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Re: Wildfires in the US

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crfriend wrote:
Sun Sep 20, 2020 11:26 pm
pelmut wrote:
Sun Sep 20, 2020 9:51 pm
My statement was based on personal experience:  A very large wind turbine was built on an ideal site not far from where Charlie lives.
It rather sounds like that one was sited in a "less than ideal" spot.
It was on the top of the highest hill for miles, which stuck up above a major line of hills exposed to the prevailing wind from the South-West coastline.  There are few sites as good as that in the whole of S.W. England.
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Re: Wildfires in the US

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Faldaguy wrote:
Mon Sep 21, 2020 4:05 am
-- but, is "cost-effective" the bottom line we want --
Yes, if you use 'cost' to represents the true and total cost to the environment, not one that is skewed by subsidies or commercial pressures.  Many of the so-called 'green' technologies are made to appear economical by means of subsidies, skewed taxation and feed-in tarrifs.  The buyer of a new electric car sees reduced road tax up front, but doesn't see the hidden environmental cost of scrapping the previous car which has become economically unrepairable through bad design, non-availability of parts or changes in regulations or fashion.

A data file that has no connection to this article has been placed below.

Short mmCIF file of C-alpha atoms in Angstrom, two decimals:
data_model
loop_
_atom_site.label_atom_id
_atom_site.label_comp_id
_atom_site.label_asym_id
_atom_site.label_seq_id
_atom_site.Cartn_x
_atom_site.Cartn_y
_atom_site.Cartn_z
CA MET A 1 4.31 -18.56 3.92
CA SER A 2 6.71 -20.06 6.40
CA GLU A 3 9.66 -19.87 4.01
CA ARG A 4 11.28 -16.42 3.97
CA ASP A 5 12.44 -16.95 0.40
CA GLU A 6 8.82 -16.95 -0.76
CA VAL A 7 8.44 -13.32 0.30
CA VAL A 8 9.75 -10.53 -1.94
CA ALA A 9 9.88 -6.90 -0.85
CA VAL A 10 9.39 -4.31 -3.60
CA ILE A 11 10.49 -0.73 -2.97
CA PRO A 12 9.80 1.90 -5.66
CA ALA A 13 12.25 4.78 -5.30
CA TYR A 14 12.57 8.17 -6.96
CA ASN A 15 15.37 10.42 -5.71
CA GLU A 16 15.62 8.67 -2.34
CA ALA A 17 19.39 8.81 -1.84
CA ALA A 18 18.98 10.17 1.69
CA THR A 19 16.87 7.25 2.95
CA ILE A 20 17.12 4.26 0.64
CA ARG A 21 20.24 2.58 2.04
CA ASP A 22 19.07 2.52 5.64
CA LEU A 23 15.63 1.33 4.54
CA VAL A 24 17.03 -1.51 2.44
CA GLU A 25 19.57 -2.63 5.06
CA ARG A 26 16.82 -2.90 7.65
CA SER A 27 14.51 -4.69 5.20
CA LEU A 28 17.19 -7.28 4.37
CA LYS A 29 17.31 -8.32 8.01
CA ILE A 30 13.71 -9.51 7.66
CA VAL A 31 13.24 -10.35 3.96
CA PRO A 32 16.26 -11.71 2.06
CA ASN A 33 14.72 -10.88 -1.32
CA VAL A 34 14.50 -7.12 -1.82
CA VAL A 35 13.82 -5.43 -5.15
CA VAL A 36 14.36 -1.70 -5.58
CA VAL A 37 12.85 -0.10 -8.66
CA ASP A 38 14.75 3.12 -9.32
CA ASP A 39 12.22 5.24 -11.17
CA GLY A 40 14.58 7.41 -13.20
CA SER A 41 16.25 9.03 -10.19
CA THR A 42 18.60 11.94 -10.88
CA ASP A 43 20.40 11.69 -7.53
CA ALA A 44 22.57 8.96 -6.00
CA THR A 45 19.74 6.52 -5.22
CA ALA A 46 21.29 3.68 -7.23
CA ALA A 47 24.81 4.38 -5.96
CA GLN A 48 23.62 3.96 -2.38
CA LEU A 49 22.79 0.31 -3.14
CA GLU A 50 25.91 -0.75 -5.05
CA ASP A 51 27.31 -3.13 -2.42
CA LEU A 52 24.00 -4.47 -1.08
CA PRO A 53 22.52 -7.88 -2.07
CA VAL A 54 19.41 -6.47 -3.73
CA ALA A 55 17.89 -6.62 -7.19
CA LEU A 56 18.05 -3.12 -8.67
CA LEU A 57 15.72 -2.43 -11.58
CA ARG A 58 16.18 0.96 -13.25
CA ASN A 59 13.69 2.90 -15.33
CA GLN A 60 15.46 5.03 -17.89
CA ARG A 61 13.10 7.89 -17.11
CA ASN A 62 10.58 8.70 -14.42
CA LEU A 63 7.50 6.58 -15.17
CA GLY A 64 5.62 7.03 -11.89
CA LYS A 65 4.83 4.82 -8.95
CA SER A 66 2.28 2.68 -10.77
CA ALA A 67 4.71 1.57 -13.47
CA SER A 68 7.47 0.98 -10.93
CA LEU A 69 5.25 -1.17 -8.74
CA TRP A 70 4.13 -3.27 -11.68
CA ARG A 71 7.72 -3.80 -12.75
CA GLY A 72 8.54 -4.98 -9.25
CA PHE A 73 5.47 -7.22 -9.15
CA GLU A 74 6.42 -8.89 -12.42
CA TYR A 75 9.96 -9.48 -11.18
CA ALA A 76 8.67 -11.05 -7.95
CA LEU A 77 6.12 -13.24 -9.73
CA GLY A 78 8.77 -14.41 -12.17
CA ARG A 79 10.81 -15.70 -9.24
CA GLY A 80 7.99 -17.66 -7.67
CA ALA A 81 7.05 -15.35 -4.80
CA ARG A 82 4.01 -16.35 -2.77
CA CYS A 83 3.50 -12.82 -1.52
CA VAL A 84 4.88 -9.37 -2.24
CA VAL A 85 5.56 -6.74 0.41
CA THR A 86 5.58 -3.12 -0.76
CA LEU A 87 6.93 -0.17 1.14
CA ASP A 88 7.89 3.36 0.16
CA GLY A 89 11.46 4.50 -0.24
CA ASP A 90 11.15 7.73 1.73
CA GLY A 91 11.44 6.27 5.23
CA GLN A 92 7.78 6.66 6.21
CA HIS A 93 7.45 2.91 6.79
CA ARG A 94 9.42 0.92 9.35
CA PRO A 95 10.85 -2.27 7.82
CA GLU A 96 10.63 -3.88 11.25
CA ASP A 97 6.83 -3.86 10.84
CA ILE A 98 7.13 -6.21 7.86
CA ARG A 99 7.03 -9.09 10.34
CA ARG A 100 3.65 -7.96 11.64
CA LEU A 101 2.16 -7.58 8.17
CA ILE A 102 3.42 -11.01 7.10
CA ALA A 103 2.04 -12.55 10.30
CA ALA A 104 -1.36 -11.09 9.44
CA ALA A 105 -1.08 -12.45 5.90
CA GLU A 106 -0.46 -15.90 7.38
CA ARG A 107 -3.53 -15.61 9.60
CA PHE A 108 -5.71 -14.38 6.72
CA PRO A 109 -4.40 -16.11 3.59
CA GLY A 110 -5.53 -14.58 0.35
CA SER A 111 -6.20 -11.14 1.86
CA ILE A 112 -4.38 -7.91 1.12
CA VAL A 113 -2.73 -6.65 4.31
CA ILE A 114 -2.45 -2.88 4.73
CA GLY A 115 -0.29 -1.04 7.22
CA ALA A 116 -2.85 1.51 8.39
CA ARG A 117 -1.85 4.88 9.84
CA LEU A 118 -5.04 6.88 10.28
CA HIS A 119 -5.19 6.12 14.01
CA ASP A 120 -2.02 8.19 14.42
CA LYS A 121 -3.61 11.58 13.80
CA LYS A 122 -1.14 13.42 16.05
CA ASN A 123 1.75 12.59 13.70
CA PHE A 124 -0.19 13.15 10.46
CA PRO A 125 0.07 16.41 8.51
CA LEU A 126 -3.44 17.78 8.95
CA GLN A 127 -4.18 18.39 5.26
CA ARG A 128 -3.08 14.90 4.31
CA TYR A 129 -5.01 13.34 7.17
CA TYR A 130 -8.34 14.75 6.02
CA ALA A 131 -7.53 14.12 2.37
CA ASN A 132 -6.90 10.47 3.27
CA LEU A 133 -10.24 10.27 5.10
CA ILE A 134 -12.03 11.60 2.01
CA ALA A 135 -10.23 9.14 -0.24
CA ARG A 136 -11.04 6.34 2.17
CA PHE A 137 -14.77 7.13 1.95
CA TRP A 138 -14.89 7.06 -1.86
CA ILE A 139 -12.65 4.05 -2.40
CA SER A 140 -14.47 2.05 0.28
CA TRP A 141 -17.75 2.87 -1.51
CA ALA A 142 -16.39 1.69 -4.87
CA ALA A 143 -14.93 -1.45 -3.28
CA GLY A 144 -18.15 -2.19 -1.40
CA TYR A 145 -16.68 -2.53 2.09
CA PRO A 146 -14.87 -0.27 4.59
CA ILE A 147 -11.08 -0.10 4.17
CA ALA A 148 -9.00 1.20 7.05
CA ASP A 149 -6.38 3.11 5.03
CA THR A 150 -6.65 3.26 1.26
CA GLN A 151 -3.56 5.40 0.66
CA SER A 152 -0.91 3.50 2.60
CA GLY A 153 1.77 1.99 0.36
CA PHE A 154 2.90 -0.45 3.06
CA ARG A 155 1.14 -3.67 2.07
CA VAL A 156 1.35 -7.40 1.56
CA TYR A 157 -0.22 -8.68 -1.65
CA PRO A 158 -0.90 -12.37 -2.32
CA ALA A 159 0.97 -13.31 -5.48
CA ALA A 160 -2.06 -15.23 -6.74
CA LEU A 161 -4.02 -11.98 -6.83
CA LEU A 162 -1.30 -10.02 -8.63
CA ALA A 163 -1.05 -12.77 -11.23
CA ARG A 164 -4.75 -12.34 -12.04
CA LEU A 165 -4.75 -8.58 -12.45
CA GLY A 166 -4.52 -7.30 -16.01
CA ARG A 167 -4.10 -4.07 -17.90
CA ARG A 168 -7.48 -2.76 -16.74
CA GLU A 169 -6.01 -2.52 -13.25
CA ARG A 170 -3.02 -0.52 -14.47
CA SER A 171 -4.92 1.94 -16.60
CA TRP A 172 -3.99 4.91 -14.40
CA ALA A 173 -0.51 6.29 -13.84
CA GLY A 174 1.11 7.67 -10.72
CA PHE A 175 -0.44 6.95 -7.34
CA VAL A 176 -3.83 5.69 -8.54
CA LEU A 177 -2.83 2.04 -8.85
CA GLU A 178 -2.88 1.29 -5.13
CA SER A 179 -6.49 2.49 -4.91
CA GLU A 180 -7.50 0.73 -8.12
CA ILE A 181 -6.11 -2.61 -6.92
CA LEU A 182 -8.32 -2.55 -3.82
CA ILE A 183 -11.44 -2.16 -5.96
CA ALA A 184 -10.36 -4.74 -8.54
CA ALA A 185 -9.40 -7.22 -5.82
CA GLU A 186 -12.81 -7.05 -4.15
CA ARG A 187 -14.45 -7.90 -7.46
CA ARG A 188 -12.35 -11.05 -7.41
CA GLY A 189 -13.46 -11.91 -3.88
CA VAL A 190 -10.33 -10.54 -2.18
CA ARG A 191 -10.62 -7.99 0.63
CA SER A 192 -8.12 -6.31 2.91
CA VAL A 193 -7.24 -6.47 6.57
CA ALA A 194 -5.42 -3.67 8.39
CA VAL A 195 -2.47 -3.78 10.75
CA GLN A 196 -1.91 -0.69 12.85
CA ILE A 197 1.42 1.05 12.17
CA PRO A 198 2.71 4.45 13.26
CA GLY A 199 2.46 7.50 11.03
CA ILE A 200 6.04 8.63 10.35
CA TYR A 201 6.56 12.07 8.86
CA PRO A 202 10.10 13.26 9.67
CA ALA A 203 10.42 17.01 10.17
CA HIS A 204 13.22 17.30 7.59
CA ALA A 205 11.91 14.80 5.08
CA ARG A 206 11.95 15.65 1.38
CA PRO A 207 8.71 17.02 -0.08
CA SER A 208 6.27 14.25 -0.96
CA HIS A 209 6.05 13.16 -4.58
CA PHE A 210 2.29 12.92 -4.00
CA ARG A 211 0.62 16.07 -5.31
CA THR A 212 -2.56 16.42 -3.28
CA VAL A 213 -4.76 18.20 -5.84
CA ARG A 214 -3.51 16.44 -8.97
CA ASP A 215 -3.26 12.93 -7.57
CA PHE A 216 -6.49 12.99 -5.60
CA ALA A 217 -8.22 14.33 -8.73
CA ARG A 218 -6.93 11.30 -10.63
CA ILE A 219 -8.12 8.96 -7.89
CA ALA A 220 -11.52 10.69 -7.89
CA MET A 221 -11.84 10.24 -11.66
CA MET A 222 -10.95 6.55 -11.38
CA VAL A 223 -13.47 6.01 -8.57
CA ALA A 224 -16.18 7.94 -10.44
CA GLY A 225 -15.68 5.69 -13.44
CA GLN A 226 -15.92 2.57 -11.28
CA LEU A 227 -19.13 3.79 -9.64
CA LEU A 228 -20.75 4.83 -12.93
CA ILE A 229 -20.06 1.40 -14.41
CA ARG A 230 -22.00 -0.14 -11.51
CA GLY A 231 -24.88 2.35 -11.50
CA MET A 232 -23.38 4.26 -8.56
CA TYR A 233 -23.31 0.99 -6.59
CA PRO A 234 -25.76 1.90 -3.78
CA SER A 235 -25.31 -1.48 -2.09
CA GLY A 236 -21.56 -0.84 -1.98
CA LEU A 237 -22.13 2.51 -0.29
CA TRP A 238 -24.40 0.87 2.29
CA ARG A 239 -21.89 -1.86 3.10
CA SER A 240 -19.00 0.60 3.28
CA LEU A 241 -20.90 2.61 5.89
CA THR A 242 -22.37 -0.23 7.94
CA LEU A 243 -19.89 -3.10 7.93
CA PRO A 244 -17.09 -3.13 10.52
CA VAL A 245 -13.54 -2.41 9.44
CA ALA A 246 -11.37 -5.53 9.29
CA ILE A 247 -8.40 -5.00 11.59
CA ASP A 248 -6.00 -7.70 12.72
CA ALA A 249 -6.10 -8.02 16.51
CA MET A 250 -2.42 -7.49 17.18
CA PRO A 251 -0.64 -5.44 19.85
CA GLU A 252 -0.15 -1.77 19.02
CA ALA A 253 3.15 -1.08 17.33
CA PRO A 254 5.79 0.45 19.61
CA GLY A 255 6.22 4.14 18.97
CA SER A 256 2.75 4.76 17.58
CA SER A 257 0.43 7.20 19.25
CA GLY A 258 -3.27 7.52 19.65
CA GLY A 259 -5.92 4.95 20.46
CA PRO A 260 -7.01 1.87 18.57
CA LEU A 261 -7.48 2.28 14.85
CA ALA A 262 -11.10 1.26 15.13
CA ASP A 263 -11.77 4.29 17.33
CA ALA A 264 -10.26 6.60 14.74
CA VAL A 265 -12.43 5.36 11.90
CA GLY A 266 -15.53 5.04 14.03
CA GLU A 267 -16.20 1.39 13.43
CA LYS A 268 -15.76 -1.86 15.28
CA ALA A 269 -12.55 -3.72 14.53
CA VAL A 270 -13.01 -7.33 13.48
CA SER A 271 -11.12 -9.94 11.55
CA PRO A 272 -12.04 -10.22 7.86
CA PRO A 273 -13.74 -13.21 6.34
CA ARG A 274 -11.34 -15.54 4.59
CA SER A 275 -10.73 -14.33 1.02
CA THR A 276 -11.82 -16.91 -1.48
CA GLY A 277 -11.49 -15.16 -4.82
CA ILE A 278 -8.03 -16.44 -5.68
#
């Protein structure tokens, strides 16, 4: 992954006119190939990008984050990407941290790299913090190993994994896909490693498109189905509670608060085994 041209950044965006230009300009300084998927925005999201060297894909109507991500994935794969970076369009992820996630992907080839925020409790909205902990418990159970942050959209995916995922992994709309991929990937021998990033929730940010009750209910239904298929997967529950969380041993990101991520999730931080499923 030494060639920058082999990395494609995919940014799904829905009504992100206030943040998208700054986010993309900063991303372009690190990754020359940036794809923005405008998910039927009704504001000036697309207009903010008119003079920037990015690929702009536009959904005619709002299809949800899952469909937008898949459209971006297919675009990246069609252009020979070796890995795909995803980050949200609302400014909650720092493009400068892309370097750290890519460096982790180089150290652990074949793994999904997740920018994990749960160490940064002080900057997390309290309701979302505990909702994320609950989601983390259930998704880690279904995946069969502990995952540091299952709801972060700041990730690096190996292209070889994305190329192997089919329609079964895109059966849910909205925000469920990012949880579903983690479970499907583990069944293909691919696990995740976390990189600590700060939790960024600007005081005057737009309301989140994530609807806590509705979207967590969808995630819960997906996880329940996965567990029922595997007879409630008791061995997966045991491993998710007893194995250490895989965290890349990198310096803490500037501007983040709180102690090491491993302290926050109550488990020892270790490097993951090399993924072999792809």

Repair is best.
Re-use is second best.
Recycling is bad.
Throwing away is worst of all.
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Re: Wildfires in the US

Post by Shilo »

I don’t know how long ago this occurred and who told you that but current costs for a domestic 2kw installation give a payback period of less than 5 years ( less if you’re prepared to do some of the work yourself) and that’s assuming no increase in the cost of purchasing electricity. The larger the installation the more economically viable it becomes. That’s why so many commercial organisations are installing them.